QUETTA: Balochistan Economic Forum president Sardar Shoukat Popalzai on Sunday expressed reservations over the recently signed agreement on Reko Diq between the Balochistan government and a Canadian company, Barrick Gold Barrick Gold Corporation, saying serious concerns needed to be addressed before implementing the project.
In a statement, he said copper and gold reserves in Reko Diq were considered to be one of the largest in the world and the project was valued at $260 billion.
“More and more voices were now being raised against the compromise solution with the investor and calling for autonomy and mineral rights,” he said while adding that the involvement of locals was the key to the project’s success.
He said neglecting the locals result in mineral-rich areas results in poverty and further leads to conflicts and agitation.
He said the mineral sector in Balochistan has suffered greatly due a myriad of challenged including the law and order situation and political instability.
Corruption and malpractice in awarding contracts, shares in the income beyond royalties and shares of locals in revenue were also the issues that have hampered projects in the past, said Mr Popalzai.
He added that Pakistan had suffered international embarrassment due to the $6billion penalty imposed on the country for in the Reko Diq case.
He further added that in the past, Saindak copper project had suffered greatly due to mismanagement by successive governments and resulted in huge losses to the national exchequer.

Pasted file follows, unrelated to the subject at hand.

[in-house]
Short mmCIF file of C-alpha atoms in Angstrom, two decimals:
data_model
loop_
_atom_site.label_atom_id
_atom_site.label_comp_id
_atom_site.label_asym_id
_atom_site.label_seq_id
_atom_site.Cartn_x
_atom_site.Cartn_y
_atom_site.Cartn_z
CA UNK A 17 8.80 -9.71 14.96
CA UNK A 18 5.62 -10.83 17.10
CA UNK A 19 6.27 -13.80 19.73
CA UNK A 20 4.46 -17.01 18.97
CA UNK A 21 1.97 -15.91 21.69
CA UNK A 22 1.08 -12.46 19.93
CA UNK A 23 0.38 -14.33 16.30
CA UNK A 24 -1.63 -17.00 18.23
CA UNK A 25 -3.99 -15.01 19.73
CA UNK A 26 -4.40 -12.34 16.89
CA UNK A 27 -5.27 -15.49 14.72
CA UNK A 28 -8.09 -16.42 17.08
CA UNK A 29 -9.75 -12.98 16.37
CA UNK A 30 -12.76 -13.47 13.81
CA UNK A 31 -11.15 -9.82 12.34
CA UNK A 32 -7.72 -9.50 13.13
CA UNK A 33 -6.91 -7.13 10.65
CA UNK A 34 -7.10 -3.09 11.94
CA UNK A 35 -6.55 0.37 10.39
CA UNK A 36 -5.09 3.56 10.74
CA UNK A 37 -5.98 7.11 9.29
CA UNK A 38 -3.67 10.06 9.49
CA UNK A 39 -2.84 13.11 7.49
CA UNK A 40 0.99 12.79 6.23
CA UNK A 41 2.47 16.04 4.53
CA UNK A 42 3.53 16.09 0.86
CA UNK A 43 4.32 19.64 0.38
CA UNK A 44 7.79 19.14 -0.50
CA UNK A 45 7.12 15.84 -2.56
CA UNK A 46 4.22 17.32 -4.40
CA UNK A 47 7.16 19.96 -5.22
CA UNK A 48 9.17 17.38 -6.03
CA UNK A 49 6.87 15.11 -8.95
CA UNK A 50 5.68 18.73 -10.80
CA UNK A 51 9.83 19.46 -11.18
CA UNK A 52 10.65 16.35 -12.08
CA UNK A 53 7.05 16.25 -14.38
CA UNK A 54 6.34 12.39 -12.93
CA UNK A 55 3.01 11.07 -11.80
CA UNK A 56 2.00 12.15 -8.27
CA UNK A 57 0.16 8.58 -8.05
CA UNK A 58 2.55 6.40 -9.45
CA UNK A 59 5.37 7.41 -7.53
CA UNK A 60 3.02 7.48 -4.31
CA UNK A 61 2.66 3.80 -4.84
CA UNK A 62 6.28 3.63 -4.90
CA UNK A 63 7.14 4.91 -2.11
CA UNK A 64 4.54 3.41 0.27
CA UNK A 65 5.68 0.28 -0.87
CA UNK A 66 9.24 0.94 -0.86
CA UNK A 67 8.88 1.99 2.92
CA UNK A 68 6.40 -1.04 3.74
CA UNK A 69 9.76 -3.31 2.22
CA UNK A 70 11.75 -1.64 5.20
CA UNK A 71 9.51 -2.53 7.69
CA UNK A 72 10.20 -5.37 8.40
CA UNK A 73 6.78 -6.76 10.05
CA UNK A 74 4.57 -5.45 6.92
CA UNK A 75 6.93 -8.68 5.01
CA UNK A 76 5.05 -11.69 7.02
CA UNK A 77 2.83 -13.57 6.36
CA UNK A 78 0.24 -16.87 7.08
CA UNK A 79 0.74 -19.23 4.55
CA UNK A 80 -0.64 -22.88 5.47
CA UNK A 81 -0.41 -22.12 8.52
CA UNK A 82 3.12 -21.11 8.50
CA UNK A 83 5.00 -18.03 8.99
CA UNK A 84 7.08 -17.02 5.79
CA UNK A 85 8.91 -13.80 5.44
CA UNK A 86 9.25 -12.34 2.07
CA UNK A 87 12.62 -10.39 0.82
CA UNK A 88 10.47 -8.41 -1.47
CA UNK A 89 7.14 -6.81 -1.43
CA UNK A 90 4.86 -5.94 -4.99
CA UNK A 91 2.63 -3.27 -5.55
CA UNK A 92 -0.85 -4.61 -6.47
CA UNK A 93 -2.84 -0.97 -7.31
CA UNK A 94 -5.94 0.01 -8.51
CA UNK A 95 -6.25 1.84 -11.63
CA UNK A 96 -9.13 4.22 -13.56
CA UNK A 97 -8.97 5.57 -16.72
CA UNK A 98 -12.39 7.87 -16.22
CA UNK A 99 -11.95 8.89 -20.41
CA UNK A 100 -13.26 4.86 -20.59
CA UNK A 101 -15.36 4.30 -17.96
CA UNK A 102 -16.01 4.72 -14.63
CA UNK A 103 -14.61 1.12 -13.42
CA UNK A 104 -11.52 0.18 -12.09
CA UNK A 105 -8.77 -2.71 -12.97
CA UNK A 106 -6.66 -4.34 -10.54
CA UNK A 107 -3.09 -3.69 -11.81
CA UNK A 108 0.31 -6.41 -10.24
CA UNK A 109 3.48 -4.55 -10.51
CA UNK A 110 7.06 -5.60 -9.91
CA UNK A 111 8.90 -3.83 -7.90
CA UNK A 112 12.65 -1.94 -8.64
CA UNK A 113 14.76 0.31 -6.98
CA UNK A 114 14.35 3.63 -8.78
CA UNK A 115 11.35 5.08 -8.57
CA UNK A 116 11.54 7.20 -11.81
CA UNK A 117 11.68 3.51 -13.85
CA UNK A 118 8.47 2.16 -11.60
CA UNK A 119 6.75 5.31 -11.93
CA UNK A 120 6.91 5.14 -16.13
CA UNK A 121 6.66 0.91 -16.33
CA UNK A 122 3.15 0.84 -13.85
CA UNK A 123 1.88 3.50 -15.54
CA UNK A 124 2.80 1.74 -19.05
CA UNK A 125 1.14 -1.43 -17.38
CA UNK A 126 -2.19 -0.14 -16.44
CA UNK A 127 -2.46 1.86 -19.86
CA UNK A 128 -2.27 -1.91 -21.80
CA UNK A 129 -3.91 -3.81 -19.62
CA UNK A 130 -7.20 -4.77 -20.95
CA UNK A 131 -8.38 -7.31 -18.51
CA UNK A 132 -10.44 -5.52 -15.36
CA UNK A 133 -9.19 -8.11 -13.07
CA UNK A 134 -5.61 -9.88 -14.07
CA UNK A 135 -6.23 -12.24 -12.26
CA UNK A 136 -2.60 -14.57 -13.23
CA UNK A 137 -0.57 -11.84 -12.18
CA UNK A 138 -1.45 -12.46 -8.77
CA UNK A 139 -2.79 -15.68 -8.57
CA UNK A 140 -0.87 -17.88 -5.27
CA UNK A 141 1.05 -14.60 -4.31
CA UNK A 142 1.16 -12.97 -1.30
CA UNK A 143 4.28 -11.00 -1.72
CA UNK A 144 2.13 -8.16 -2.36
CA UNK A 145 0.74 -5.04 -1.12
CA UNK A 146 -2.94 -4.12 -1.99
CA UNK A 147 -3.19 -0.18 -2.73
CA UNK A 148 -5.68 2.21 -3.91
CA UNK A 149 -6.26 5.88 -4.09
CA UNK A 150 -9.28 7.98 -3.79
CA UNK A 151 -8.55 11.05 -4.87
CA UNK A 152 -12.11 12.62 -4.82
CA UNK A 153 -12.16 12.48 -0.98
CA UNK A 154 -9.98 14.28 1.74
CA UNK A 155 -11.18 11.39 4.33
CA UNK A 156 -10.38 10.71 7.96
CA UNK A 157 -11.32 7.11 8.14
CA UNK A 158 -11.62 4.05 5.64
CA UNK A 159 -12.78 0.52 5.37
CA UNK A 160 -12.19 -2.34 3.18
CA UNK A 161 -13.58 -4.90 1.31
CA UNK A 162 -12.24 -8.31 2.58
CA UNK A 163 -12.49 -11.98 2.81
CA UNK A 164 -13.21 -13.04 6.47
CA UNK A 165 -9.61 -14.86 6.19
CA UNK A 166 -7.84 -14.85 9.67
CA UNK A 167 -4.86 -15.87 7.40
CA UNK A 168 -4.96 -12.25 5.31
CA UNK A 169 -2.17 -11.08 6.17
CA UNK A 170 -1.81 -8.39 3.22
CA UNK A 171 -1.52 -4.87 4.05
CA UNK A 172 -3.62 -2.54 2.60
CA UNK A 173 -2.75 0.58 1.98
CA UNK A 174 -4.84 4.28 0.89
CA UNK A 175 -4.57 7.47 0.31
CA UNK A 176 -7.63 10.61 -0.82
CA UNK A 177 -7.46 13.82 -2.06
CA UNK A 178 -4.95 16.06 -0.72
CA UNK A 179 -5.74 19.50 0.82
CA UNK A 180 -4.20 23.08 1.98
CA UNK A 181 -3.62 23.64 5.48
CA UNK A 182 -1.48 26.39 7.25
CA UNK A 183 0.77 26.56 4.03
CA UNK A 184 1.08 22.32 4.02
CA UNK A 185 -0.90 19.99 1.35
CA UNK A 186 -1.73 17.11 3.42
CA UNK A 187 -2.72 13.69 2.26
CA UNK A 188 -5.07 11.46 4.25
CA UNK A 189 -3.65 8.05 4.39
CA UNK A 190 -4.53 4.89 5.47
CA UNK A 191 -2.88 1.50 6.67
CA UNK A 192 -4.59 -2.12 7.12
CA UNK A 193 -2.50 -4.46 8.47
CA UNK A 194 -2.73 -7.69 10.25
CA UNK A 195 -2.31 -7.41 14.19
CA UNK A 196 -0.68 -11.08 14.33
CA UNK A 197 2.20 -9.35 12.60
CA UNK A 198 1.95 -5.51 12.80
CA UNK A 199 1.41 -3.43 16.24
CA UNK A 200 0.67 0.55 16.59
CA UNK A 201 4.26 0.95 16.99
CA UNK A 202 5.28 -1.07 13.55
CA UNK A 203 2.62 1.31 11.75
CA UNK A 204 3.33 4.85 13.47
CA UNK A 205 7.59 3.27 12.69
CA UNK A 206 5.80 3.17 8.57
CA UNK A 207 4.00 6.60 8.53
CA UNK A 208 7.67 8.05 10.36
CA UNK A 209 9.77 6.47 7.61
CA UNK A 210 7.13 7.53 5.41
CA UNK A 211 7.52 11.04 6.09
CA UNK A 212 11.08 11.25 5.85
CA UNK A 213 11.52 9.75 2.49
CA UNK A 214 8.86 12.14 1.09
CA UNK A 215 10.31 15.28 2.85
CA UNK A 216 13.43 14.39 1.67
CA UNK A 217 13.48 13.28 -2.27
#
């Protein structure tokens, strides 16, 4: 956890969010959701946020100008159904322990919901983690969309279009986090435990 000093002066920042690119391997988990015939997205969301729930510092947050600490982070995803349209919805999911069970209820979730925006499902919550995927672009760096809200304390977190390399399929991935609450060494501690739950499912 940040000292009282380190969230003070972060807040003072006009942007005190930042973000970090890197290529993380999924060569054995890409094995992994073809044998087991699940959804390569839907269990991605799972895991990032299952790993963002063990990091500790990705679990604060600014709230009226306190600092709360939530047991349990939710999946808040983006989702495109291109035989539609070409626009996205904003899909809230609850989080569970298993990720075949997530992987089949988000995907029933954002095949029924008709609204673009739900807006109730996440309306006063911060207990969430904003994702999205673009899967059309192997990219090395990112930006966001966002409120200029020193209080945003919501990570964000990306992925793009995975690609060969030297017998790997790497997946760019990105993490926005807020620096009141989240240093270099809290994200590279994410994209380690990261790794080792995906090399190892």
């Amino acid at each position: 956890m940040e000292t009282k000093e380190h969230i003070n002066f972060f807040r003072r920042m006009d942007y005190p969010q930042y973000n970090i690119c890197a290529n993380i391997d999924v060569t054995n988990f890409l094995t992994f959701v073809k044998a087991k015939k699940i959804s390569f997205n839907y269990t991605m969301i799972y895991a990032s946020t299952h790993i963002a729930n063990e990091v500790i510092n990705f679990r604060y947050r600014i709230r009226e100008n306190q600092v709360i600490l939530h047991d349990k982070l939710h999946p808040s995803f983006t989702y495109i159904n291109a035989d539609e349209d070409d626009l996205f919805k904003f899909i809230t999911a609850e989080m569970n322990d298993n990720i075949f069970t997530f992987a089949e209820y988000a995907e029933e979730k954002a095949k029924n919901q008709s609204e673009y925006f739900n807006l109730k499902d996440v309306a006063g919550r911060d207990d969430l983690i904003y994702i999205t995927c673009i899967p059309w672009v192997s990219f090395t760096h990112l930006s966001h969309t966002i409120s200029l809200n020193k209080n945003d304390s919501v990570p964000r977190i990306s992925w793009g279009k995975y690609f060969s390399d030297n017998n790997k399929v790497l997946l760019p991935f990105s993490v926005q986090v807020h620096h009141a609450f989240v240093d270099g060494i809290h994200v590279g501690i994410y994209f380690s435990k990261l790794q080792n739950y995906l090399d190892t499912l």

“It [Saindak project] was finally developed with the help of a friendly country, while many other mineral projects, like lead and zinc project at Duddar, also faced difficulties in which Irish and Australian companies have made huge investments but abandoned the project due to bureaucratic red tape.”
An iron ore project in Dilband was mishandled by a public sector company, which was awarded the contract despite lacking expertise and past experience, he added.
Mr Popalzai said that in 1993, Balochistan government, through Balochistan Development Authority, signed an agreement for prospecting, exploration and exploitation with Broken Hill Proprietary Minerals (BHPM) of Australia for Reko Diq and for seven years, there was no physical progress on the site.
Pakistan had been embroiled in arbitration since the Supreme Court in 2013 declared null and void the Reko Diq development lease, signed with Barrick Gold and Chilean firm Antofagasta. In 2019, World Bank’s International Centre for Settlement of Investment Disputes (ICSID) had imposed a penalty on Pakistan for unlawful denial of mining.
However, in March, the consortium of Barrick and Antofagasta reached an agreement with the government for the settlement of ICSID’s award. Barrick decided to become a 50 per cent partner with the governments of Pakistan and Balochistan and state-owned entities in the project, while the Chilean firm exited the contract in exchange for $900 million by Pakistani shareholders.
Earlier this month, Barrick Gold Corporation President and Chief Executive Officer Mark Bristow said sought a legal cover for the deal saying that he expected Pakistani parliament and the Supreme Court to sanctify the $6 billion out-of-court settlement to pave the way for $7bn investment in the project.
This was the first time that the demand for support from the major state institutions — parliament and the judiciary — had come to light for a commercial agreement on settlement of the arbitration award against Pakistan.
Published in Dawn, August 8th, 2022